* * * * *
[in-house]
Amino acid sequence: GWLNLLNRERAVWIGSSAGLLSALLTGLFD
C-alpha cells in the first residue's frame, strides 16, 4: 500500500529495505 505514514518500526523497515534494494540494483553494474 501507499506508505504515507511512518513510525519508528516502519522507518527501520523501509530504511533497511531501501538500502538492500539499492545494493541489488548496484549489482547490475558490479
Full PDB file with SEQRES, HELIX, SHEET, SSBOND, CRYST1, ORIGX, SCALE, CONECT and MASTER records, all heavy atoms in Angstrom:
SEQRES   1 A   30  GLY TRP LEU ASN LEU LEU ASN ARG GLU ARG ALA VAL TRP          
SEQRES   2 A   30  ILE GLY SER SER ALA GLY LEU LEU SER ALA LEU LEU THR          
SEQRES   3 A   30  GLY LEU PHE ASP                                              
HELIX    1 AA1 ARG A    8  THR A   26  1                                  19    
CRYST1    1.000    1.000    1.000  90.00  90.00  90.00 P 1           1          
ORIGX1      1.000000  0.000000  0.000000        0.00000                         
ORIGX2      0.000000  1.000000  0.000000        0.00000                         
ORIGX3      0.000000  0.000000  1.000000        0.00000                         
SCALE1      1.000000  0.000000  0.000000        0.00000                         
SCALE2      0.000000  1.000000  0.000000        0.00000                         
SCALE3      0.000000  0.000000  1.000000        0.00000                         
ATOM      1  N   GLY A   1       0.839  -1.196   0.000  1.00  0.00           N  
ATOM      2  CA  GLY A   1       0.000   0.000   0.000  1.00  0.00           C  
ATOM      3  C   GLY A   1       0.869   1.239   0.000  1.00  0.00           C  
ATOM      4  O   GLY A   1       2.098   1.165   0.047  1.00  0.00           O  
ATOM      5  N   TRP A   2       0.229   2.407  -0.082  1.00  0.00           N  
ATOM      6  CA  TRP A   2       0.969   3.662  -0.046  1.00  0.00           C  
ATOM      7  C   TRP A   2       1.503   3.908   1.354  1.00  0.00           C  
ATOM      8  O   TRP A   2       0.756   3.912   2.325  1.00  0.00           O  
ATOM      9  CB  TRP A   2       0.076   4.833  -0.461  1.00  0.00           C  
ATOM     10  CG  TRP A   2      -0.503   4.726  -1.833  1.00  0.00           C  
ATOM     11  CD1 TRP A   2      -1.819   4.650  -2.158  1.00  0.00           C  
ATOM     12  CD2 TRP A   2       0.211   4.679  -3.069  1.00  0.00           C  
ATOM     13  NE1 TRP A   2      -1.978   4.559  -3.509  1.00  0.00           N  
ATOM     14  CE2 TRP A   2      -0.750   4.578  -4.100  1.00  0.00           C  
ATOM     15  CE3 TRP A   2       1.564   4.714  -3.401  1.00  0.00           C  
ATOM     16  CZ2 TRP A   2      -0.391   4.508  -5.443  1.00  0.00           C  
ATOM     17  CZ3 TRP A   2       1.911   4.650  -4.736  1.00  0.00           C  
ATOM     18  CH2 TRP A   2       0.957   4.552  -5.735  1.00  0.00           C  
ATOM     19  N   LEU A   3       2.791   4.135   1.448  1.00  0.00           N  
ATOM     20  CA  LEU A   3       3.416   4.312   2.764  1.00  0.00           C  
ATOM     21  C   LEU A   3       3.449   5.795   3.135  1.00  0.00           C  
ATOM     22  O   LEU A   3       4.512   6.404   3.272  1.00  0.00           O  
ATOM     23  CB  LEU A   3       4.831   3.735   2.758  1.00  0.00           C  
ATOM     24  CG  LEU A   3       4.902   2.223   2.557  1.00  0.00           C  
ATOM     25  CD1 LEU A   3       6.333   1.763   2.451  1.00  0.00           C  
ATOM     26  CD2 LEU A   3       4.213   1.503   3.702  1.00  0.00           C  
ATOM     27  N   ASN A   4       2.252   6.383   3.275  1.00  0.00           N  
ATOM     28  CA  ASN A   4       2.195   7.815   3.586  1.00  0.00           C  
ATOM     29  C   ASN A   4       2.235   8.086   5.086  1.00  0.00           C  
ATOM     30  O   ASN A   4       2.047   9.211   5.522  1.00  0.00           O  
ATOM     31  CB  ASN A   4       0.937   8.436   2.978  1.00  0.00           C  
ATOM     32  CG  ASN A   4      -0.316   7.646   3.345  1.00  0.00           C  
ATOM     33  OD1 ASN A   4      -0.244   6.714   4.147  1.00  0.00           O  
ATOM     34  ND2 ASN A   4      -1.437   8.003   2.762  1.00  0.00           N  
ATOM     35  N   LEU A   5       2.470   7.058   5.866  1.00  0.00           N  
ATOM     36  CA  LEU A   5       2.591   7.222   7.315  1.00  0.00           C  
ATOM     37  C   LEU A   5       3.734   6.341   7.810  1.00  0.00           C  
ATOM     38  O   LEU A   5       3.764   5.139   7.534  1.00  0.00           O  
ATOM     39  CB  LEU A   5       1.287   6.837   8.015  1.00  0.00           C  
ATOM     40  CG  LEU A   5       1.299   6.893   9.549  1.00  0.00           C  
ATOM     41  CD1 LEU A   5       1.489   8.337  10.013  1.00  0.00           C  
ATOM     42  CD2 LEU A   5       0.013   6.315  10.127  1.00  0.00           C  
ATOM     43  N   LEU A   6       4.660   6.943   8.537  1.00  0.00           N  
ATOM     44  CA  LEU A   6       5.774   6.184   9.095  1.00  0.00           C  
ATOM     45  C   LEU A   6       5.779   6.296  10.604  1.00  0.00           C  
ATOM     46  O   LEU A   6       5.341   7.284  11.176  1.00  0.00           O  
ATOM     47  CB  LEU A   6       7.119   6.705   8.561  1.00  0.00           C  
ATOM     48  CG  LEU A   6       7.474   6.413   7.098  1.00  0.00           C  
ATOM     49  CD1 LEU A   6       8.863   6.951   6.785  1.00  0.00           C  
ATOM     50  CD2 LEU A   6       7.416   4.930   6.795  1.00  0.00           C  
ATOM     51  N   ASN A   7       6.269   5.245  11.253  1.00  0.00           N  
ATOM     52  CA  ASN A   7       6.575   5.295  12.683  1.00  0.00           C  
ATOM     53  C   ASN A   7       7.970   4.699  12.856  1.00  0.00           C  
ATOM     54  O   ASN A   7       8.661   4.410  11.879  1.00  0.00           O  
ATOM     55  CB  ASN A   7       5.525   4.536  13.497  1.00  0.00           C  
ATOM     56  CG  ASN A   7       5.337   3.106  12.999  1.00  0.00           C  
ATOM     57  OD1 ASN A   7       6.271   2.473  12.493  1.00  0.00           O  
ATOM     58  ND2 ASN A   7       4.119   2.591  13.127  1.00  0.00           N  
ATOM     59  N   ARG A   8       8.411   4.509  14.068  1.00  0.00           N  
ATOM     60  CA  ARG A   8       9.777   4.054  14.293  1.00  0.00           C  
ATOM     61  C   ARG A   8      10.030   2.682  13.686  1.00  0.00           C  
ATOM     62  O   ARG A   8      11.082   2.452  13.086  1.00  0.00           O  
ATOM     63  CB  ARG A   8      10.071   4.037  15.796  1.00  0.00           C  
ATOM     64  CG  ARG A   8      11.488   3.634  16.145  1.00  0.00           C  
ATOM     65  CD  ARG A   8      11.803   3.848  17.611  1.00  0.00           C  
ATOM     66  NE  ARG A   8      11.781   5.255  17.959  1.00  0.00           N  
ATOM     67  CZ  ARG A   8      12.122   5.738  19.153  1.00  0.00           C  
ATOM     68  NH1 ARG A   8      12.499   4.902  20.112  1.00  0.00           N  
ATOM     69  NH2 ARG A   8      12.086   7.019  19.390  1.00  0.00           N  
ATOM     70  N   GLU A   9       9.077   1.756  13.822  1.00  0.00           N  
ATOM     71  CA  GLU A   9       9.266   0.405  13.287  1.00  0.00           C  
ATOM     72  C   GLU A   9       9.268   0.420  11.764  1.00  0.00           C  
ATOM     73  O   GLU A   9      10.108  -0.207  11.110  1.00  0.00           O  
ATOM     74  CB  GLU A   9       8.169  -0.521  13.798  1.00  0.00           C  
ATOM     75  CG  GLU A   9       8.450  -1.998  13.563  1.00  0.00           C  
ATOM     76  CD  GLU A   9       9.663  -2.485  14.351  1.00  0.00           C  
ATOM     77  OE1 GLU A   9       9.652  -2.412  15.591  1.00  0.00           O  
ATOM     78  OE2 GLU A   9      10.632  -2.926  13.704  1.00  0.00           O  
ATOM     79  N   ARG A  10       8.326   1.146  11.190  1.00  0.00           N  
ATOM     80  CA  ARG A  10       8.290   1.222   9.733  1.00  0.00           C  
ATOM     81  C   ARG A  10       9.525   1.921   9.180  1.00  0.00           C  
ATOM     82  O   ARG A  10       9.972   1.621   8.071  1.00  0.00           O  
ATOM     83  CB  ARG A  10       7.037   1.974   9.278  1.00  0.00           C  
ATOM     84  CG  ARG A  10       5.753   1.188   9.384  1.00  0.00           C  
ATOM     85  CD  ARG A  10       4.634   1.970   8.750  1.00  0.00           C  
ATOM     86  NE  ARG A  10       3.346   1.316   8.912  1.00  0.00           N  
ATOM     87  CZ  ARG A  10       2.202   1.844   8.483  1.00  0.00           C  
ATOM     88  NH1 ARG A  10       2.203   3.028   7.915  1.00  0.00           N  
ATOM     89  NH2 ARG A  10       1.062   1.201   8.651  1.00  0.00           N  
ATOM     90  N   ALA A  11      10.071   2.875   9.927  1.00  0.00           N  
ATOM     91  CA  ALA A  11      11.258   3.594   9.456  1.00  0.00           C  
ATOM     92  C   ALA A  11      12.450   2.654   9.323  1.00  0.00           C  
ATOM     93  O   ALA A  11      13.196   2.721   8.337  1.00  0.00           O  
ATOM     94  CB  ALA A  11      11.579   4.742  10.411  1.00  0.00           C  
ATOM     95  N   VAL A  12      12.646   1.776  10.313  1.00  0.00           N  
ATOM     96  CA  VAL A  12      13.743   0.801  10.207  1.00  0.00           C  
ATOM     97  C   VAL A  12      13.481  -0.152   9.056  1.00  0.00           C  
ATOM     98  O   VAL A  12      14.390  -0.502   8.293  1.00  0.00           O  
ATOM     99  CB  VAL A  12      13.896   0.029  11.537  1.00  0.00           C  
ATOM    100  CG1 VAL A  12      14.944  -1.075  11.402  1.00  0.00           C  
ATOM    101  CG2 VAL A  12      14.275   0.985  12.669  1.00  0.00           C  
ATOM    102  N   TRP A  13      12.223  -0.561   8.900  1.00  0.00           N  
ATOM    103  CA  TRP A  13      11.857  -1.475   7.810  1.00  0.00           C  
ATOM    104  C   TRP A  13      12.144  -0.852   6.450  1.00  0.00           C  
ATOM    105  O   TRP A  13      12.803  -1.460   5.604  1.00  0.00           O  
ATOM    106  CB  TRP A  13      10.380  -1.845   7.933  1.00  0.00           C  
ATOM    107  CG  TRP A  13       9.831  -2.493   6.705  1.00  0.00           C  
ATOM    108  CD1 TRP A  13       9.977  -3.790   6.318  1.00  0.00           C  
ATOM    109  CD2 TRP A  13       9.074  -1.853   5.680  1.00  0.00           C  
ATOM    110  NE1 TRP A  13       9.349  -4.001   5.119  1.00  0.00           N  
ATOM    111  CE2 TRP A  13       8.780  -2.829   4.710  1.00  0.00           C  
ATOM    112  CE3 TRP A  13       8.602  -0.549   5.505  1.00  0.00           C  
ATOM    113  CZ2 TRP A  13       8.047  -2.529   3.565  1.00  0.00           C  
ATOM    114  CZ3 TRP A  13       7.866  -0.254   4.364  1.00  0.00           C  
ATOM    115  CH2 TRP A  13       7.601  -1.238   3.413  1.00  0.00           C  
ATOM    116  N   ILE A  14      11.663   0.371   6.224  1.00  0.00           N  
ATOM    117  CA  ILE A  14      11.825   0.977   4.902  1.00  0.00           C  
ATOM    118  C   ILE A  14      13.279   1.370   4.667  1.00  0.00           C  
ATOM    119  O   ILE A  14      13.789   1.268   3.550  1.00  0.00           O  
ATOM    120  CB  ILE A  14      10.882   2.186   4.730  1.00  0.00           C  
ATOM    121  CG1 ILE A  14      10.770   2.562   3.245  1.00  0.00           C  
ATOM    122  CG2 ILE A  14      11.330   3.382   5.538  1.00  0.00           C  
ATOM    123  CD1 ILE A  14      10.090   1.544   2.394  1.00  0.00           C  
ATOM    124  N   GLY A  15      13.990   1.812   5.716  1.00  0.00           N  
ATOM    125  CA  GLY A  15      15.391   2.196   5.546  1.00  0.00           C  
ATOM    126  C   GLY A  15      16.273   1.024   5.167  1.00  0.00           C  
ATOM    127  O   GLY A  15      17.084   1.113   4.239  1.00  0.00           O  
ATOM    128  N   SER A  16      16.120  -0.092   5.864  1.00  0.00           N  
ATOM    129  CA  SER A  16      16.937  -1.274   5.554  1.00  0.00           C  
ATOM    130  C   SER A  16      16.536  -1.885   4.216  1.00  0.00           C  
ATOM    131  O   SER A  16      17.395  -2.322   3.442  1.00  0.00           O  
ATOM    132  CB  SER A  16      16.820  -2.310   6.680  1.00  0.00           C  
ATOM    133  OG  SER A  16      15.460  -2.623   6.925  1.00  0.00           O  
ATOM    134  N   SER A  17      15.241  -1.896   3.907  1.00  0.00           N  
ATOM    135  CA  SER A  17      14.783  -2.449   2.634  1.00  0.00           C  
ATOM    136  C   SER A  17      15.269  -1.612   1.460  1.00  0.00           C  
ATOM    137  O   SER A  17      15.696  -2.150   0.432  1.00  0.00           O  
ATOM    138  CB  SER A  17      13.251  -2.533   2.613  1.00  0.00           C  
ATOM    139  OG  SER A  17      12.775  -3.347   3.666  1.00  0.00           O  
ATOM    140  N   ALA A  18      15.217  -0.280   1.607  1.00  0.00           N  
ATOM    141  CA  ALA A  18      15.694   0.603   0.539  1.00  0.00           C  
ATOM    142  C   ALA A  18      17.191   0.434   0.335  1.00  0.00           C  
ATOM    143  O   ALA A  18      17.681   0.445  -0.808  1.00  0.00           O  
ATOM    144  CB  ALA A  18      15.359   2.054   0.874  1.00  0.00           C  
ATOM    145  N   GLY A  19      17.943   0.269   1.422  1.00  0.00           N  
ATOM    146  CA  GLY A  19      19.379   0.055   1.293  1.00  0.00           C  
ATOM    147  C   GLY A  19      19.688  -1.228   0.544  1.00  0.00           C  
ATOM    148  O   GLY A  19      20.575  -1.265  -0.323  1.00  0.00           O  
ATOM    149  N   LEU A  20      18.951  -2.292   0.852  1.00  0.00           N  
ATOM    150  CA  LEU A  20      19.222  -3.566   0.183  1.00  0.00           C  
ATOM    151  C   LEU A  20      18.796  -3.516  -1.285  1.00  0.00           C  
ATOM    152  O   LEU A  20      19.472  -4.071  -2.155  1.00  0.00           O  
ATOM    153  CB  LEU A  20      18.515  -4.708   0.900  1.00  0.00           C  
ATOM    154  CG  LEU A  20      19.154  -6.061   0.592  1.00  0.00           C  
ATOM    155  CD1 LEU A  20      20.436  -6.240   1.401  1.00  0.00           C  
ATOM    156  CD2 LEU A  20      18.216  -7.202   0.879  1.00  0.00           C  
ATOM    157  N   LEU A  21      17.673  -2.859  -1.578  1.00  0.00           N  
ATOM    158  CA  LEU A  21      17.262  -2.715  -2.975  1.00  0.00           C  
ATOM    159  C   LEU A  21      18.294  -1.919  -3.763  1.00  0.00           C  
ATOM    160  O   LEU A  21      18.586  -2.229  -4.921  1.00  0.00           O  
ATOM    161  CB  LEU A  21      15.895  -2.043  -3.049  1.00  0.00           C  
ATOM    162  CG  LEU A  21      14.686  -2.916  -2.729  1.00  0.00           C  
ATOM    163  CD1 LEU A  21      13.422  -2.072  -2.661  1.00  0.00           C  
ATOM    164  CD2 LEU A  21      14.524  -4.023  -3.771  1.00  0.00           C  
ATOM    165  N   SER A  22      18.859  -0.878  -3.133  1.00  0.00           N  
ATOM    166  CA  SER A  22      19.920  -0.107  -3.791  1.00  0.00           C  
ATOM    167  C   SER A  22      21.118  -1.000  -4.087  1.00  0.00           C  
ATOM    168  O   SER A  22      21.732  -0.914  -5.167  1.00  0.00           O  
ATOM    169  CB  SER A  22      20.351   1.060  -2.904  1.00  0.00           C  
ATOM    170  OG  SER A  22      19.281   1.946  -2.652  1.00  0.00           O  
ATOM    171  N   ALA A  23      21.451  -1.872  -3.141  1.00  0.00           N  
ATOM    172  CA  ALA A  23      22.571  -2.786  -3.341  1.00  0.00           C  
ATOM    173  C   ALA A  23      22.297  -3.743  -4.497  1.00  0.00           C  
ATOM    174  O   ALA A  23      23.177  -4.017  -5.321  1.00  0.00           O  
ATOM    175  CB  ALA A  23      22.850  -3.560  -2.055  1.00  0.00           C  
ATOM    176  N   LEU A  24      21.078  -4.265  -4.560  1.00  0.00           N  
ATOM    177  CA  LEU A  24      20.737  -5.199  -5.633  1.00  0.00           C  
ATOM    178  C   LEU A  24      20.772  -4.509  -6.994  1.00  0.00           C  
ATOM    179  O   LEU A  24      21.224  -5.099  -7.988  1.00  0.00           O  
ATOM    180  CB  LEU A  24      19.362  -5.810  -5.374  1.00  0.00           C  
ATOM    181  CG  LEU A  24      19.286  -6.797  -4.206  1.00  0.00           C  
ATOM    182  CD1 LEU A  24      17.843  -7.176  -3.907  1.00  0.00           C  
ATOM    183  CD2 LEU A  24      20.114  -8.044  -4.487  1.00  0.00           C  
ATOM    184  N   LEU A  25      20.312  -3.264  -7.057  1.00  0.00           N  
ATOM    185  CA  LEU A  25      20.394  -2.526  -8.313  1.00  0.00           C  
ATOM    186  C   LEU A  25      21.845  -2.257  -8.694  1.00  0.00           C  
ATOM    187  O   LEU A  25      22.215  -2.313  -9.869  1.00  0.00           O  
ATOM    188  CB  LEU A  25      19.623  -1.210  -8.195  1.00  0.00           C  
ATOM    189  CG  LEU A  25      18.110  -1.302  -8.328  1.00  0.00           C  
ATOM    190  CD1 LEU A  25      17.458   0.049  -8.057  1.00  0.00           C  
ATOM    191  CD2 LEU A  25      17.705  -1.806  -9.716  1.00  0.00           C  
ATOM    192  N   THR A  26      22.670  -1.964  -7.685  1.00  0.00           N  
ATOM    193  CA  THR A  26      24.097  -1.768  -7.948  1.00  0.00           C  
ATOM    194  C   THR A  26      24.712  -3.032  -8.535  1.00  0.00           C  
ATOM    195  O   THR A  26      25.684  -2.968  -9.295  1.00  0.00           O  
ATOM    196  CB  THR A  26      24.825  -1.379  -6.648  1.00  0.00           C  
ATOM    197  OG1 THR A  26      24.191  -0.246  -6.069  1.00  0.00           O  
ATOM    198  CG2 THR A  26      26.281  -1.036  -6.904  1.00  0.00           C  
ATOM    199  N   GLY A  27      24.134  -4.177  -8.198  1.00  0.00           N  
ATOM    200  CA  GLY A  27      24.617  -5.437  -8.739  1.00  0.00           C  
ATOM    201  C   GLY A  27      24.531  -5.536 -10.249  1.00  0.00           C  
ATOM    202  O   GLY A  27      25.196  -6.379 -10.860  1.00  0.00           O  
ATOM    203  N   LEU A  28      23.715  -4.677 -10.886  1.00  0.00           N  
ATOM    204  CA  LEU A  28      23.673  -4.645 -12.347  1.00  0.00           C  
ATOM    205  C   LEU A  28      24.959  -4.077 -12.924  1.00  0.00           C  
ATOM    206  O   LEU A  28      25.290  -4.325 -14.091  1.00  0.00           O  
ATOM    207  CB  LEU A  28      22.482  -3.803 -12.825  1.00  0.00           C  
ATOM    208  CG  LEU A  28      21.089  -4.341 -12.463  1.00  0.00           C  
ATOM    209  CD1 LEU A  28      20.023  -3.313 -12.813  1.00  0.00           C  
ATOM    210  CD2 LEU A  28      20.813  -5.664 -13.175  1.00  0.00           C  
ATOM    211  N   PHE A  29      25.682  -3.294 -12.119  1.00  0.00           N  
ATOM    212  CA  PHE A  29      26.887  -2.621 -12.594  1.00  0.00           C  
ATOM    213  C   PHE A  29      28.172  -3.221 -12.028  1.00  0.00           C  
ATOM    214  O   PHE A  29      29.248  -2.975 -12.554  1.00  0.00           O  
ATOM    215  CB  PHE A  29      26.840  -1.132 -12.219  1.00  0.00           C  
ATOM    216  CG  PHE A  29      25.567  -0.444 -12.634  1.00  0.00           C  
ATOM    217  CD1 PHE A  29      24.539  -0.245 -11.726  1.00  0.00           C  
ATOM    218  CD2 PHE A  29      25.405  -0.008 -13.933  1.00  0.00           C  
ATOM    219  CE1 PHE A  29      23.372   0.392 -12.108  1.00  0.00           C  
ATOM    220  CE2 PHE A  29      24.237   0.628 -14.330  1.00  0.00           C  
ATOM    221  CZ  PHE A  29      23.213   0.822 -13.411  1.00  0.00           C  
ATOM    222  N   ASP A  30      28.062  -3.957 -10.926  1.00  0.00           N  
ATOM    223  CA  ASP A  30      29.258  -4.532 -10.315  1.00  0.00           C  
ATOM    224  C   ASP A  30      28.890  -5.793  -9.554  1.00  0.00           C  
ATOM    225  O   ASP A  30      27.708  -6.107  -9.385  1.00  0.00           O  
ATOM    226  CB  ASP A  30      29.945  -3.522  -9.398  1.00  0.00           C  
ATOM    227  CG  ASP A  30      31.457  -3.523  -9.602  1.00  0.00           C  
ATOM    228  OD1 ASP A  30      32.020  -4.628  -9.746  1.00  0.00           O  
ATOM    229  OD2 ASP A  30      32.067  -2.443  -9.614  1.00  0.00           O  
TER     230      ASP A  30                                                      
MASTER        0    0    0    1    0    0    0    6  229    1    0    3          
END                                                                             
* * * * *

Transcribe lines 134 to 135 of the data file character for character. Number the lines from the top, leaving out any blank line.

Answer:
ATOM    119  O   ILE A  14      13.789   1.268   3.550  1.00  0.00           O  
ATOM    120  CB  ILE A  14      10.882   2.186   4.730  1.00  0.00           C  